Hot Topics Exercise and Behavioral Problems A recent study was published in Journal of Positive Behavioral Interventions on using exercise to decrease problem behaviors in boys. Using a multiple-baseline across-participants design, three boys participated daily in eight exercise sessions lasting from 1-20 minutes during the school day. Following the exercise intervention, two of the boys reduced the challenging behaviors to zero and the third boy's challenging behavior reduced to near zero. Reference: Helen I. Cannella-Malone, Christopher A. Tullis, and Aline R. Kazee. Using Antecedent Exercise to Decrease Challenging Behavior in Boys With Developmental Disabilities and an Emotional Disorder Journal of Positive Behavior Interventions October 2011 13: 230-239, first published on May 3, 2011 doi:10.1177/1098300711406122

Sensory Over Responsivity and Risk Factors A large study was recently conducted with 1159 twins on sensory over-responsivity. Data was collected via phone interviews to parents when the twins were 2 years old regarding emotional behaviors and sensory experiences (auditory and tactile). Medical records were reviewed again when the children were 7 years old. The results from the study indicated the following: ·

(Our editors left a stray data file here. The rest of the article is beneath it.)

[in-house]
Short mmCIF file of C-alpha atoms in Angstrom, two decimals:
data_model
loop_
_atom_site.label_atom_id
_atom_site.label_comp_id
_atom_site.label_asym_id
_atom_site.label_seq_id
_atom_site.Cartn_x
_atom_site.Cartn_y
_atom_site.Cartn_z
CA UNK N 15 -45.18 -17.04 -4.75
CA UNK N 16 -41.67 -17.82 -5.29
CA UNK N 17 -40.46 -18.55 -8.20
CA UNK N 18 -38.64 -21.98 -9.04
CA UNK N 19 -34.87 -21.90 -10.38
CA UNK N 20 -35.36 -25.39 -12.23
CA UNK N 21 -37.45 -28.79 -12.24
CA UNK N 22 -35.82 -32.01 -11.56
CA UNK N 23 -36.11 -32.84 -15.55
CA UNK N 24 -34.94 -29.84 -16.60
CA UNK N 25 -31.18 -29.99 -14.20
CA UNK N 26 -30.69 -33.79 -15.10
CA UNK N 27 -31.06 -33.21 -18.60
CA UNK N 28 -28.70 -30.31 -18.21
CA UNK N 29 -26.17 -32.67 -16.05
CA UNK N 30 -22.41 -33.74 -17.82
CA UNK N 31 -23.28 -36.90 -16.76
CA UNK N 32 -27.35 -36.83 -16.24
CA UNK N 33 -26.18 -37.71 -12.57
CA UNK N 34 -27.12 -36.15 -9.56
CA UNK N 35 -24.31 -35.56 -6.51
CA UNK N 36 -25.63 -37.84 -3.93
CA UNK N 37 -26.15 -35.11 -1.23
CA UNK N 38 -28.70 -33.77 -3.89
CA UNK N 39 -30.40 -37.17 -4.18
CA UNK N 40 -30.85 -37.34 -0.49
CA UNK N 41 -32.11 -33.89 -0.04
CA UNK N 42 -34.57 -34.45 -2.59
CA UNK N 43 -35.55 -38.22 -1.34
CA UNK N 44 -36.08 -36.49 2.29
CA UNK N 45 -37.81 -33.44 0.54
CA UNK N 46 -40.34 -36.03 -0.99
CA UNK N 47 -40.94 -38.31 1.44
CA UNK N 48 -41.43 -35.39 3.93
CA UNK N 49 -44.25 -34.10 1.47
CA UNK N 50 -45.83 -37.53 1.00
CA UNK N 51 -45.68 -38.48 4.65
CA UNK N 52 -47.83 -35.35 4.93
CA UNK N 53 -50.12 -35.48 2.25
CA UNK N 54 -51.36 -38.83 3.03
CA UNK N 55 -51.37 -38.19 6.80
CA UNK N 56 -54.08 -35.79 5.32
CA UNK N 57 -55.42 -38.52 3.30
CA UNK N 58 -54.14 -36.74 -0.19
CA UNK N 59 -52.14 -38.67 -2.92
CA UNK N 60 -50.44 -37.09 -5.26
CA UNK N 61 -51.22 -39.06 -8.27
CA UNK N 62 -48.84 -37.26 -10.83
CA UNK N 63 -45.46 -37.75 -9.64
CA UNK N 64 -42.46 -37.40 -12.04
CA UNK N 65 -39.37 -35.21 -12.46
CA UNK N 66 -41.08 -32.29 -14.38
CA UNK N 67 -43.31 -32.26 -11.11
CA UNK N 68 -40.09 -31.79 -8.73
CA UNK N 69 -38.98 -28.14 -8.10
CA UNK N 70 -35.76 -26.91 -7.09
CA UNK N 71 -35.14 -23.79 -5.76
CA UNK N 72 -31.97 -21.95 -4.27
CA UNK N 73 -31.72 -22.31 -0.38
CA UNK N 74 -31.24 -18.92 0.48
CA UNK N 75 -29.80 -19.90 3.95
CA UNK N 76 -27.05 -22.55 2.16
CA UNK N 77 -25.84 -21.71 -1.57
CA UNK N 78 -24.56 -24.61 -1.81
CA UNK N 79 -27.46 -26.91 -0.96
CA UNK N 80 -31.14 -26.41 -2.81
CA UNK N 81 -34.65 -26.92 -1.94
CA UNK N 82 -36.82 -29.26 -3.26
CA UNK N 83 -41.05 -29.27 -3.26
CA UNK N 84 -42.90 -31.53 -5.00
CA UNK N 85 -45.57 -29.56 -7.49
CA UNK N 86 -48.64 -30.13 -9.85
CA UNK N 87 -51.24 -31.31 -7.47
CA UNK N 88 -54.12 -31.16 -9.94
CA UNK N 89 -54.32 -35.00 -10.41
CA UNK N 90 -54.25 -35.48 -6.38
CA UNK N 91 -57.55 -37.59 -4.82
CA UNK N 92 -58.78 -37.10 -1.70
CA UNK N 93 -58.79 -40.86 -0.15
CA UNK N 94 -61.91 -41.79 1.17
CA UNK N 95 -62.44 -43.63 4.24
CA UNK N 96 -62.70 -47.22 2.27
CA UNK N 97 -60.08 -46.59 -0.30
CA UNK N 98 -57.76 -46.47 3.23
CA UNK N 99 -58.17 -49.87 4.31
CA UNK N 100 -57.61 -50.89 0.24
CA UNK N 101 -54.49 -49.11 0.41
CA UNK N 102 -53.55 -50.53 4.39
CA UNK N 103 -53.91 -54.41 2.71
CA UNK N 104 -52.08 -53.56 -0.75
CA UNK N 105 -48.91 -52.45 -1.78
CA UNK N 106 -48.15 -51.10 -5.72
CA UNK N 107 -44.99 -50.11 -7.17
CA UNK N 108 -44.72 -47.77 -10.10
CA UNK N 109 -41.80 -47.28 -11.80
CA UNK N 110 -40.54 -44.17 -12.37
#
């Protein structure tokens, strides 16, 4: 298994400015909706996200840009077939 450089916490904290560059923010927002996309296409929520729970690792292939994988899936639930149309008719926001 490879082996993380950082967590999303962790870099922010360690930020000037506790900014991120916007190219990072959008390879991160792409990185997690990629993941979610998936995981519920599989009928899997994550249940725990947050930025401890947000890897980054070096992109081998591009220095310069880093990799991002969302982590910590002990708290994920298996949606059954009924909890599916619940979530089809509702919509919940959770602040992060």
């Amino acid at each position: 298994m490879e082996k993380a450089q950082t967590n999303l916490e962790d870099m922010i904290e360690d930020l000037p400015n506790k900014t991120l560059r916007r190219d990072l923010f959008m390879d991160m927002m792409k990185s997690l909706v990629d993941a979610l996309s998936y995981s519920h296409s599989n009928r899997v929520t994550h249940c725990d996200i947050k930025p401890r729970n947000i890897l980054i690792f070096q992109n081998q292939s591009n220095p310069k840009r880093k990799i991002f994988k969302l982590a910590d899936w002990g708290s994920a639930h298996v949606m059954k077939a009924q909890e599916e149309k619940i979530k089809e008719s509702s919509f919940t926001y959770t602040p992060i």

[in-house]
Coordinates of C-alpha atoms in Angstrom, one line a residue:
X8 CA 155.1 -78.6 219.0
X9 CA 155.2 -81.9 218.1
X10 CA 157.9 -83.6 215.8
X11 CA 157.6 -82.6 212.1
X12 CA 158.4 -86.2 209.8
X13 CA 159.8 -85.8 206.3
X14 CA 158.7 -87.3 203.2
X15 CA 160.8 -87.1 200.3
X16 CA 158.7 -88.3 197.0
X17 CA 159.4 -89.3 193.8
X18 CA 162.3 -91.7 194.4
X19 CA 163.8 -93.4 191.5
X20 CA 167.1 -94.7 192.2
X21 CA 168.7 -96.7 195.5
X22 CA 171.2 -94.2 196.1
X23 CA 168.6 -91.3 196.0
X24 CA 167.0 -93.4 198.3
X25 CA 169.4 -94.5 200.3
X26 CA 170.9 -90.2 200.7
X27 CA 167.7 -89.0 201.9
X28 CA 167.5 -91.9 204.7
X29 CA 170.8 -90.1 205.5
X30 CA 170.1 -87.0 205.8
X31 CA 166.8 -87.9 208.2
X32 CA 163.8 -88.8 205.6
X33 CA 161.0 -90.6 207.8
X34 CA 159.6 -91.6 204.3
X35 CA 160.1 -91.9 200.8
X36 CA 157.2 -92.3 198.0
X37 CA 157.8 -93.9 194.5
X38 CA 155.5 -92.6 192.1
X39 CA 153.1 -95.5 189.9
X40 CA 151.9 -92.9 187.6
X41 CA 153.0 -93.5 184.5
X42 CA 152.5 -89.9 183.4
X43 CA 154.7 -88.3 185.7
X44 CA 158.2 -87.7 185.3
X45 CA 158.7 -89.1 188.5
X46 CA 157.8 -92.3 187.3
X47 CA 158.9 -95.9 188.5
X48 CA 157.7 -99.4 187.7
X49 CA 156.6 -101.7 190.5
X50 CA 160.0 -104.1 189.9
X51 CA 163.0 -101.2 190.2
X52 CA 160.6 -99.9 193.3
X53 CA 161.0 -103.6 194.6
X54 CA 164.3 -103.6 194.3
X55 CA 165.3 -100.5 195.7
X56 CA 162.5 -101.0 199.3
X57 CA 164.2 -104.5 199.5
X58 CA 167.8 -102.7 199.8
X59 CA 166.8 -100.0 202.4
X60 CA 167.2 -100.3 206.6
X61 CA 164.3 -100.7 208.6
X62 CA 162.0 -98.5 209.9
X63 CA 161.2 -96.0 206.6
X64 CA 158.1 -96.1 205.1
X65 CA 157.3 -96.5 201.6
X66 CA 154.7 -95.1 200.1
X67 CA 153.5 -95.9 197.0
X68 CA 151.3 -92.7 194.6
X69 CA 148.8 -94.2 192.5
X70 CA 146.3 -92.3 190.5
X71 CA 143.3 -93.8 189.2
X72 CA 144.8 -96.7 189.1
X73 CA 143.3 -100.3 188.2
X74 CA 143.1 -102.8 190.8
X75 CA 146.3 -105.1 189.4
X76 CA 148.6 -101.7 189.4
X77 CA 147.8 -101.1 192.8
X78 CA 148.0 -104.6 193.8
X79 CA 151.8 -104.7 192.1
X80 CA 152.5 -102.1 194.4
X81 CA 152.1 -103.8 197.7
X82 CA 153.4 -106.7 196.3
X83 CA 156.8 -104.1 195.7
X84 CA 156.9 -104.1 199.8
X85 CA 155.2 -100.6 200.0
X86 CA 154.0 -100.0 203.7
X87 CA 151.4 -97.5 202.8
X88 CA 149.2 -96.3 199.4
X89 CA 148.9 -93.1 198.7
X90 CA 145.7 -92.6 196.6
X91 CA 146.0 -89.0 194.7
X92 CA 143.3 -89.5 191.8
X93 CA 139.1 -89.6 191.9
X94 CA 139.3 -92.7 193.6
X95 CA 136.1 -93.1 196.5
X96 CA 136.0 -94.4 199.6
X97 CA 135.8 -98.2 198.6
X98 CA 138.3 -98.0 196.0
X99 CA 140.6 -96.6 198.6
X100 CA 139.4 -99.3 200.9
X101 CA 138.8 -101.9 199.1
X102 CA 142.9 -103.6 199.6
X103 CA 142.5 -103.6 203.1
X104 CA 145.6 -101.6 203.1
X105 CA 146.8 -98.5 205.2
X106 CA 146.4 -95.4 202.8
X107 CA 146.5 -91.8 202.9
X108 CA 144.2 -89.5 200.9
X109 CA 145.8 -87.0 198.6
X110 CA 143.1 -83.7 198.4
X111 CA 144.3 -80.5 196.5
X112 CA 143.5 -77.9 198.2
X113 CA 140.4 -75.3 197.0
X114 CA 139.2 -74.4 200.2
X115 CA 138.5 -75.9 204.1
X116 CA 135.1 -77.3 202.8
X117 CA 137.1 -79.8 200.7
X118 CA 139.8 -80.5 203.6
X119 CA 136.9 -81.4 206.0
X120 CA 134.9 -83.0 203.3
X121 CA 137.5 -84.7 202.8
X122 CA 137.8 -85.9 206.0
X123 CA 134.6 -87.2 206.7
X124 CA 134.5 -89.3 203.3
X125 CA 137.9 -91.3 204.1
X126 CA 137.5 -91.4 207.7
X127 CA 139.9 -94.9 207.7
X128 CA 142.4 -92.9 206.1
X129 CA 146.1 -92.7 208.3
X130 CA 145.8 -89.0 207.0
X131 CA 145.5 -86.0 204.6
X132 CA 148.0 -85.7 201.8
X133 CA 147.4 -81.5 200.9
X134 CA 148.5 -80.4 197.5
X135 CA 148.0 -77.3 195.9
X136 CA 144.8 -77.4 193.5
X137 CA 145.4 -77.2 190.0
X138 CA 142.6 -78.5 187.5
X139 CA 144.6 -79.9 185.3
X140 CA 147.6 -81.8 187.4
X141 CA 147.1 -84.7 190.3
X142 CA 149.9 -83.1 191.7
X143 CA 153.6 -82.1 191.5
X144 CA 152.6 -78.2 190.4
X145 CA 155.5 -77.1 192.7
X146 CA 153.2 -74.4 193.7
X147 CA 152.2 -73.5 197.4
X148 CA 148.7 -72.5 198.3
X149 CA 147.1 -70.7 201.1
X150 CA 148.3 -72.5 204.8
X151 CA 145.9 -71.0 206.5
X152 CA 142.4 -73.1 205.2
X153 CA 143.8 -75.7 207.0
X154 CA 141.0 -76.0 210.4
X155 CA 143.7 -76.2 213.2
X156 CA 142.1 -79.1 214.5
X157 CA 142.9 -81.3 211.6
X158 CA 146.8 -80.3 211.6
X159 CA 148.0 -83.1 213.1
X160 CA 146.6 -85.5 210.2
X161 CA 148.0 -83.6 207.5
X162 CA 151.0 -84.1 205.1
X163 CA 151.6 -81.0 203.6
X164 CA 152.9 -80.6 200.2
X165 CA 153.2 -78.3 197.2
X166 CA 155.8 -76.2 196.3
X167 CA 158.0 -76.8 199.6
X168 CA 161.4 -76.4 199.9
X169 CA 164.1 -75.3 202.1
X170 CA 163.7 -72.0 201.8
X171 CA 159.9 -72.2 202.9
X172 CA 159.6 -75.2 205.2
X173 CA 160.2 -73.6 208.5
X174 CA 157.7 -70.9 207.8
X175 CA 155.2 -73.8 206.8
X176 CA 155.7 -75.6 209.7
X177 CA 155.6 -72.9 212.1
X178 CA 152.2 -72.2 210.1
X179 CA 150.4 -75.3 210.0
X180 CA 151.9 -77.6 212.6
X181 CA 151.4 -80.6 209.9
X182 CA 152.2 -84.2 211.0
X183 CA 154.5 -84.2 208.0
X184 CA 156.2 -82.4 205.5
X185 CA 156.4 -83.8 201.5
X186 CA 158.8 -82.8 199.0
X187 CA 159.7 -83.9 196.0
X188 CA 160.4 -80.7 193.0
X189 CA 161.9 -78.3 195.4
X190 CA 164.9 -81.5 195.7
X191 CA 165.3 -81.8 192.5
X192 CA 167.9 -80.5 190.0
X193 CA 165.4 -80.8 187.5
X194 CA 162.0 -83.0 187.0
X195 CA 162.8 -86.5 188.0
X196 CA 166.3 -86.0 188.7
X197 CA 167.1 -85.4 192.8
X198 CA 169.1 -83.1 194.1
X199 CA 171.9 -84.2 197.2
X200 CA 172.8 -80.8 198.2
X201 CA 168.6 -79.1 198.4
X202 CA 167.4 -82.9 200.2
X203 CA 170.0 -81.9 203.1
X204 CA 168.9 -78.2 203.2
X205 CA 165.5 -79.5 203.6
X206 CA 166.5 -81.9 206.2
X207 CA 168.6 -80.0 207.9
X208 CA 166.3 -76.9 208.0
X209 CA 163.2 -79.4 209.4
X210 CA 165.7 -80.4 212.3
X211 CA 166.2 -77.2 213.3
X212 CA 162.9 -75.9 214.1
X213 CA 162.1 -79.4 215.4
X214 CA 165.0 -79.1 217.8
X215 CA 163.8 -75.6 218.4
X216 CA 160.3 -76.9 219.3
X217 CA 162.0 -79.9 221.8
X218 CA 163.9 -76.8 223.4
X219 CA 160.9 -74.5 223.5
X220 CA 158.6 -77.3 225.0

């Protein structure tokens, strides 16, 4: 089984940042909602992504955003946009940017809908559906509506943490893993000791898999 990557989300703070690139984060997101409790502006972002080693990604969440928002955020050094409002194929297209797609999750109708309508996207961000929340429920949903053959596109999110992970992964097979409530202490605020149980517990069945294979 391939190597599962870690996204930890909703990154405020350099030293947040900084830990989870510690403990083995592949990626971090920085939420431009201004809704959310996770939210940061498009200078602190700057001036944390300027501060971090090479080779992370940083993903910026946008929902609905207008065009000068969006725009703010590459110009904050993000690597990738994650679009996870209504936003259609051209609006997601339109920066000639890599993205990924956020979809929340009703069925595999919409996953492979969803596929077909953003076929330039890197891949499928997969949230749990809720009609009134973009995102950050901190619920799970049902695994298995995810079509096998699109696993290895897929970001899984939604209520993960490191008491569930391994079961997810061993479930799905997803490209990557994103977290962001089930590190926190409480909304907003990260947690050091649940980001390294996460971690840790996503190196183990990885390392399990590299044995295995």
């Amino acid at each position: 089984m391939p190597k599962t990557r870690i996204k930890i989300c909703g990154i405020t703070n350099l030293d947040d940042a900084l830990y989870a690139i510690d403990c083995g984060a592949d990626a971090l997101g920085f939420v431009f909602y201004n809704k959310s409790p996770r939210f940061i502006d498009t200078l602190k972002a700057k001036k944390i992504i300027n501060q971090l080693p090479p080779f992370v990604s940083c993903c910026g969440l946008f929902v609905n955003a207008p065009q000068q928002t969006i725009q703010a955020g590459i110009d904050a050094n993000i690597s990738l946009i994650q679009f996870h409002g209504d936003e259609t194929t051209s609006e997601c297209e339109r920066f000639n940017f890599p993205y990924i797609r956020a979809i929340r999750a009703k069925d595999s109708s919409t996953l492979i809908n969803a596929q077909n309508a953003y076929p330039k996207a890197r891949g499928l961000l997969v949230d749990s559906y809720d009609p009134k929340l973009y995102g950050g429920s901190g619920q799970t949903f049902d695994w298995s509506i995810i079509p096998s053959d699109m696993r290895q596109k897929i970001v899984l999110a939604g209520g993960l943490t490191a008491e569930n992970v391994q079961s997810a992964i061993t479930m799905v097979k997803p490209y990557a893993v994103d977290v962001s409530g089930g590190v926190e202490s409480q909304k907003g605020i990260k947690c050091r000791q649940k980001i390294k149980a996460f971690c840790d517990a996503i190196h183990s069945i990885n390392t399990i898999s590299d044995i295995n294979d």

parental report of negative affect and fear was related to auditory and tactile sensory overresponsivity


prenatal complications predicted tactile over-responsivity but not auditory


auditory symptoms were more genetically influenced than tactile symptoms


auditory and tactile symptoms had a similar genetic relationship with fear


auditory symptoms shared more genetic covariance with negative affect than tactile symptoms

The researchers concluded that tactile and auditory symptoms may have non overlapping causes and risk factors. Reference: Keuler, Megan M. BS*; Schmidt, Nicole L. MS*; Van Hulle, Carol A. PhD*; Lemery-Chalfant, Kathryn PhD†; Goldsmith, H. Hill PhD Sensory Overresponsivity: Prenatal Risk Factors and Temperamental Contributions. Journal of Developmental; Behavioral Pediatrics: September 2011 - Volume 32 - Issue 7 - pp 533-541 doi: 10.1097/DBP.0b013e3182245c05